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Why is investing for the future important? How do millionaires go about investing for the future?
Investing for the future is important because the wealth you build through your investments will provide financial security and additional income. Millionaires invest for the future by putting their savings in investment vehicles like stocks and allowing them to grow.
Read on to learn more about how millionaires are investing for the future.
How Millionaires Invest for the Future
Smart planning is essential to investing for the future and accumulating wealth. Wealthy people spend a significant amount of time—8.4 hours a month or 1.2% of their time—planning their financial future. They do regular planning each month and prioritize managing their financial assets over other activities.
High-income under-accumulators—many busy doctors are a prime example—feel they don’t have adequate time to plan their financial future. Compared to millionaires, they spend half as much time—4.6 hours a month—on financial planning.
Of course, simply increasing the amount of time you spend making plans on investing for the future doesn’t automatically translate into building wealth. You need to focus on the right kind of investments, educate yourself, get quality financial advice, and follow that advice.
Prodigious accumulators and under-accumulators have different ideas on investments. One reason under-accumulators spend less time on financial planning is that they consider assets that are easily convertible to cash to be investments—for instance, saving accounts, money market funds, and short-term Treasury bills. In fact, under-accumulators are two times more likely than prodigious accumulators to keep at least 20% of their wealth in cash or near-cash, which they can easily access and spend. These types of assets take less time to plan than those pursued by millionaires. High-income under-accumulators also have more of their wealth tied up in vehicles and other assets that depreciate.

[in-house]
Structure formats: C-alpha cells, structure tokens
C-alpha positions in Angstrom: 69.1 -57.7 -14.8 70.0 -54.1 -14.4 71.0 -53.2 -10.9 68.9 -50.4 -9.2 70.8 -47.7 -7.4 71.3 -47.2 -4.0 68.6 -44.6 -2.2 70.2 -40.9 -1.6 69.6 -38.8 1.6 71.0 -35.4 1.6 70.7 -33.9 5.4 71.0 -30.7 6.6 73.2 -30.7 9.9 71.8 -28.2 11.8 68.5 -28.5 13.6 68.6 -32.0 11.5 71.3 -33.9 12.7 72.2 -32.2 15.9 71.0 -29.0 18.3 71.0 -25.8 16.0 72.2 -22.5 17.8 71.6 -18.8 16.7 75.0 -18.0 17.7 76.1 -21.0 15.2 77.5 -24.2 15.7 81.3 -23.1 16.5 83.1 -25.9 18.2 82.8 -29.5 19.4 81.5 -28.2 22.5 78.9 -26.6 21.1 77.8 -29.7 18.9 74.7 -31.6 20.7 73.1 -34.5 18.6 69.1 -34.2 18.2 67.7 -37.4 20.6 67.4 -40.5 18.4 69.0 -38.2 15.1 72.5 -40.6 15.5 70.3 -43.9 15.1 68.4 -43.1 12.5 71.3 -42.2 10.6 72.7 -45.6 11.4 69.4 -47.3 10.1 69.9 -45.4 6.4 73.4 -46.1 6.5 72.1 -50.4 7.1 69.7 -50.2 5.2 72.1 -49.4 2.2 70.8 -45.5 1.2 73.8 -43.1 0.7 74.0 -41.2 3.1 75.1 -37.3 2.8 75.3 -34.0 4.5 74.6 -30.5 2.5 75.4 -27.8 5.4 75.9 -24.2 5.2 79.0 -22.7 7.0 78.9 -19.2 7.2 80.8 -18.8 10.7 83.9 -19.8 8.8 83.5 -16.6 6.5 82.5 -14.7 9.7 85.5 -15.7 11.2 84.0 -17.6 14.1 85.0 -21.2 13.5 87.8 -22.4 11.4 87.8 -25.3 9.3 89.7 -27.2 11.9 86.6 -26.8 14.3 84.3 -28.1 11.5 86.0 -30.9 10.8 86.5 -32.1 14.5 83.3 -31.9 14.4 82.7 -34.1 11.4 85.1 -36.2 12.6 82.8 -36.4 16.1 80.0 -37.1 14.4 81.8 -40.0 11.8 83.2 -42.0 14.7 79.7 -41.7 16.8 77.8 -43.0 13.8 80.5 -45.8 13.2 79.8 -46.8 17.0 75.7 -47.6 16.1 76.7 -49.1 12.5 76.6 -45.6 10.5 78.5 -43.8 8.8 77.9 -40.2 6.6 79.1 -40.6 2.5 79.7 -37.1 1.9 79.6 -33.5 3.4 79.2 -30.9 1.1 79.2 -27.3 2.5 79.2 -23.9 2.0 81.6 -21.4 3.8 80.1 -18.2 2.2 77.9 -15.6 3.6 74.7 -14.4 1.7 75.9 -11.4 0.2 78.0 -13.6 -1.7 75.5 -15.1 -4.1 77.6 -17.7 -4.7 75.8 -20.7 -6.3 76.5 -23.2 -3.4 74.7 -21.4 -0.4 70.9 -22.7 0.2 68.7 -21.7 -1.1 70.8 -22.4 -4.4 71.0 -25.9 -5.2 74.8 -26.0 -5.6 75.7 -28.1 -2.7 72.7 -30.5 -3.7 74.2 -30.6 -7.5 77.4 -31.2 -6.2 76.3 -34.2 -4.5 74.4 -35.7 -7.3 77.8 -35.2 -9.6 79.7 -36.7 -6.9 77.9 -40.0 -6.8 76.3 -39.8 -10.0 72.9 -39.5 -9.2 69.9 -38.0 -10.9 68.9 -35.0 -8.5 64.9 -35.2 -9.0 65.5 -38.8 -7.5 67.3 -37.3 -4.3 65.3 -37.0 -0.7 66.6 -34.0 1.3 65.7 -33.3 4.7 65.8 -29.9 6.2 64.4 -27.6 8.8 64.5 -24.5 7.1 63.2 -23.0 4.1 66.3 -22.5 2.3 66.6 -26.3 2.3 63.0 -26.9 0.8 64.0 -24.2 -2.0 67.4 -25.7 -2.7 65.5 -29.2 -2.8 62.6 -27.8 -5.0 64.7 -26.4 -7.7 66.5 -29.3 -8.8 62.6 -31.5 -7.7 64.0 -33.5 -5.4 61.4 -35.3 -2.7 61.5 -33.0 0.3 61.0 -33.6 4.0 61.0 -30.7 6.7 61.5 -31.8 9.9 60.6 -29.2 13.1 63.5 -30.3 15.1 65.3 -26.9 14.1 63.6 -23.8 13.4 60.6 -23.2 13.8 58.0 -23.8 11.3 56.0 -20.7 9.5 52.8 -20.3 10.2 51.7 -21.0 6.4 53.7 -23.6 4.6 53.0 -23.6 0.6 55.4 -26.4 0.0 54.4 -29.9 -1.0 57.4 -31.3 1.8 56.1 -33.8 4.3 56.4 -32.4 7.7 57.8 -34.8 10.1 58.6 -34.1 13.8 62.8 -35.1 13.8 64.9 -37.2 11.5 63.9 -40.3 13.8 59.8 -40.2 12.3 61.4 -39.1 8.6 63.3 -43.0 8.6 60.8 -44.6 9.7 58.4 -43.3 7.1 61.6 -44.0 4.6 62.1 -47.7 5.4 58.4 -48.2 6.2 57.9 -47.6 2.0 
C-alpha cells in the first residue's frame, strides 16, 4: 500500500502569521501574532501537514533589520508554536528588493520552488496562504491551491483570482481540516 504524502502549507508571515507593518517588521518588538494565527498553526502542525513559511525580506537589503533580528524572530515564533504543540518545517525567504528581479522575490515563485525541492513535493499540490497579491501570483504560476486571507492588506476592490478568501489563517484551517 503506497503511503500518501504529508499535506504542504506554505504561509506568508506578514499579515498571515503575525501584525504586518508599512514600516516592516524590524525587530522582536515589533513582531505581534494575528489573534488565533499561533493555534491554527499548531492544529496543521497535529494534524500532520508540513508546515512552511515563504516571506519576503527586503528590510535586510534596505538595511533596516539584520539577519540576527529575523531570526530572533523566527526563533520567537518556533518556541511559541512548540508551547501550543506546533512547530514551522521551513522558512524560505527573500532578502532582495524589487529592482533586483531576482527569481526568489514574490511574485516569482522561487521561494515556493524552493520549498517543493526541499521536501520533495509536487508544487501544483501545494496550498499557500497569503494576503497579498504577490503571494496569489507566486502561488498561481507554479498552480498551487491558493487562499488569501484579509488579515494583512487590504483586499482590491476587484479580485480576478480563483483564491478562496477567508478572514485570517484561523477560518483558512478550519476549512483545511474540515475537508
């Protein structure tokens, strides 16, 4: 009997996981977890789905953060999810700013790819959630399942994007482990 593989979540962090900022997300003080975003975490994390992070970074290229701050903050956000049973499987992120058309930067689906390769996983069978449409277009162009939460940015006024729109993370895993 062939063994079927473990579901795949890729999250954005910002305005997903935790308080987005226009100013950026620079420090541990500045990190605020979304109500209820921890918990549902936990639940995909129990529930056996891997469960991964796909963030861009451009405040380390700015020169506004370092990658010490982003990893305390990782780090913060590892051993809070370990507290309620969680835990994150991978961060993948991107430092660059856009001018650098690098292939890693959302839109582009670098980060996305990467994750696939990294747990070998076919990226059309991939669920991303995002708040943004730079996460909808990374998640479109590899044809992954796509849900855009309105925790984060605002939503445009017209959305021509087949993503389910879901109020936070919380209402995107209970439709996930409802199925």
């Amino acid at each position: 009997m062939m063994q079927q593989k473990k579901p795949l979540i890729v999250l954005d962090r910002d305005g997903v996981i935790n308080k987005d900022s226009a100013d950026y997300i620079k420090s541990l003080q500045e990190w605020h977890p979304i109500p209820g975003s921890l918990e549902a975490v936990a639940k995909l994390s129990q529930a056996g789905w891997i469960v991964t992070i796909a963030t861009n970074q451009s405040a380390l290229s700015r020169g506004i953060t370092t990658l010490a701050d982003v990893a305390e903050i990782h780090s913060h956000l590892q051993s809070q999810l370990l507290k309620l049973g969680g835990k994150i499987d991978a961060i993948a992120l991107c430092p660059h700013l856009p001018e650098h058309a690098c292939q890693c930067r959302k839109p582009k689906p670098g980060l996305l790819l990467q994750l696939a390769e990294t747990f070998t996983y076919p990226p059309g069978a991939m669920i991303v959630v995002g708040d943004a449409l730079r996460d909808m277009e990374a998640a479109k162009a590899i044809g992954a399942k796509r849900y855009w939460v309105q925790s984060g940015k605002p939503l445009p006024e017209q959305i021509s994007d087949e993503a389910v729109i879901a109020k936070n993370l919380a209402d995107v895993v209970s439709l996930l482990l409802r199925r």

Millionaires when investing for the future are more likely to invest in assets that appreciate in value without producing taxable income, such as 401(k)s and IRAs. Also, they have more of their wealth invested in businesses, real estate, stocks, and other tax-deferred assets.
Millionaires Invest in Stocks
Fully 95% of millionaires own stocks. Most keep 20% or more of their wealth in publicly traded stocks.
However, very few millionaires—less than one in 10—are active traders. Most don’t closely track the daily ups and downs of the markets or trade stocks in response to current events—32% keep their investments for more than six years; only 9% hold them for less than a year.
It’s expensive and time-consuming to trade constantly. Active traders or brokers often spend more time trading than thinking about and investing for the future. They don’t accumulate much wealth because they don’t give investments enough time to grow. Further, any short-term gains are taxed.
In contrast, millionaires spend more time managing a small number of stocks. They’re focused investors, often investing in industries they’re knowledgeable about. Millionaires prefer to deal with brokers who study the markets and don’t act precipitously.
Millionaires Hire Financial Advisors
To more efficiently plan their investments, many millionaires consult competent financial advisors. But before hiring anyone, they do their homework.
They research and interview potential advisors and seek referrals from other professionals they trust—for instance, their accountants and attorneys, as well as other business associates. They request references, a credit check, and documents showing training and experience.
Cold-callers who target high-income people aren’t good prospects and are unlikely to help anyone accumulate wealth. One wealthy man who was interviewed for this book got rid of cold-callers by asking for their personal income and wealth appreciation data so he could evaluate them. None ever called back.
In contrast, under-accumulators who invest in stock often do so on the advice of multiple advisors, including cold-callers touting a stock of the week. They often get poor advice because they don’t take the time to find quality financial advisors.
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